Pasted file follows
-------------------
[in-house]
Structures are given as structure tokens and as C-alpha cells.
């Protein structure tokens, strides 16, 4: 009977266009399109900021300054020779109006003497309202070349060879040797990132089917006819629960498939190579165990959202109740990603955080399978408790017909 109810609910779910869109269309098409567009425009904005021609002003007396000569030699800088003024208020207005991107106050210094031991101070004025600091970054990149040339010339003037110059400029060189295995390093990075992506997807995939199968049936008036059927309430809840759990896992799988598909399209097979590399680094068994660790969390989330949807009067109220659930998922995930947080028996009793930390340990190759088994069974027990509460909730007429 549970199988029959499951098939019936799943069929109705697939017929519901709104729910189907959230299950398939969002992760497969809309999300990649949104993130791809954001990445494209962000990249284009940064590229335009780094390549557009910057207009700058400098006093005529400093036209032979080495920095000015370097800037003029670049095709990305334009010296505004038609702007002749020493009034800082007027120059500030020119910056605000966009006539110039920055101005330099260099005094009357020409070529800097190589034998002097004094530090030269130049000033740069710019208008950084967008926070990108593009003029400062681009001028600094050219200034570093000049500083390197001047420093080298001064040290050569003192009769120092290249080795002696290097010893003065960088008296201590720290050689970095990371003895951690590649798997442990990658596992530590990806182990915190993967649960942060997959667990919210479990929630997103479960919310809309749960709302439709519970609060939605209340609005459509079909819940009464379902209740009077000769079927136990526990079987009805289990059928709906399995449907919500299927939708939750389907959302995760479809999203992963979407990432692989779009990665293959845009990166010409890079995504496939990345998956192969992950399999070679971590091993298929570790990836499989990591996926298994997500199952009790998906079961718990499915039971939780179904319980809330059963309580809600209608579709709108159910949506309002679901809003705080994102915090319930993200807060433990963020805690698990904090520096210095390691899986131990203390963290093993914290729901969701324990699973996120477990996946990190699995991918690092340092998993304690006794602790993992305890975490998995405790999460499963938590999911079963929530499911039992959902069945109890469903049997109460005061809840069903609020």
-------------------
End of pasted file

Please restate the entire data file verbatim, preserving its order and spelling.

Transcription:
[in-house]
Structures are given as structure tokens and as C-alpha cells.
């Protein structure tokens, strides 16, 4: 009977266009399109900021300054020779109006003497309202070349060879040797990132089917006819629960498939190579165990959202109740990603955080399978408790017909 109810609910779910869109269309098409567009425009904005021609002003007396000569030699800088003024208020207005991107106050210094031991101070004025600091970054990149040339010339003037110059400029060189295995390093990075992506997807995939199968049936008036059927309430809840759990896992799988598909399209097979590399680094068994660790969390989330949807009067109220659930998922995930947080028996009793930390340990190759088994069974027990509460909730007429 549970199988029959499951098939019936799943069929109705697939017929519901709104729910189907959230299950398939969002992760497969809309999300990649949104993130791809954001990445494209962000990249284009940064590229335009780094390549557009910057207009700058400098006093005529400093036209032979080495920095000015370097800037003029670049095709990305334009010296505004038609702007002749020493009034800082007027120059500030020119910056605000966009006539110039920055101005330099260099005094009357020409070529800097190589034998002097004094530090030269130049000033740069710019208008950084967008926070990108593009003029400062681009001028600094050219200034570093000049500083390197001047420093080298001064040290050569003192009769120092290249080795002696290097010893003065960088008296201590720290050689970095990371003895951690590649798997442990990658596992530590990806182990915190993967649960942060997959667990919210479990929630997103479960919310809309749960709302439709519970609060939605209340609005459509079909819940009464379902209740009077000769079927136990526990079987009805289990059928709906399995449907919500299927939708939750389907959302995760479809999203992963979407990432692989779009990665293959845009990166010409890079995504496939990345998956192969992950399999070679971590091993298929570790990836499989990591996926298994997500199952009790998906079961718990499915039971939780179904319980809330059963309580809600209608579709709108159910949506309002679901809003705080994102915090319930993200807060433990963020805690698990904090520096210095390691899986131990203390963290093993914290729901969701324990699973996120477990996946990190699995991918690092340092998993304690006794602790993992305890975490998995405790999460499963938590999911079963929530499911039992959902069945109890469903049997109460005061809840069903609020």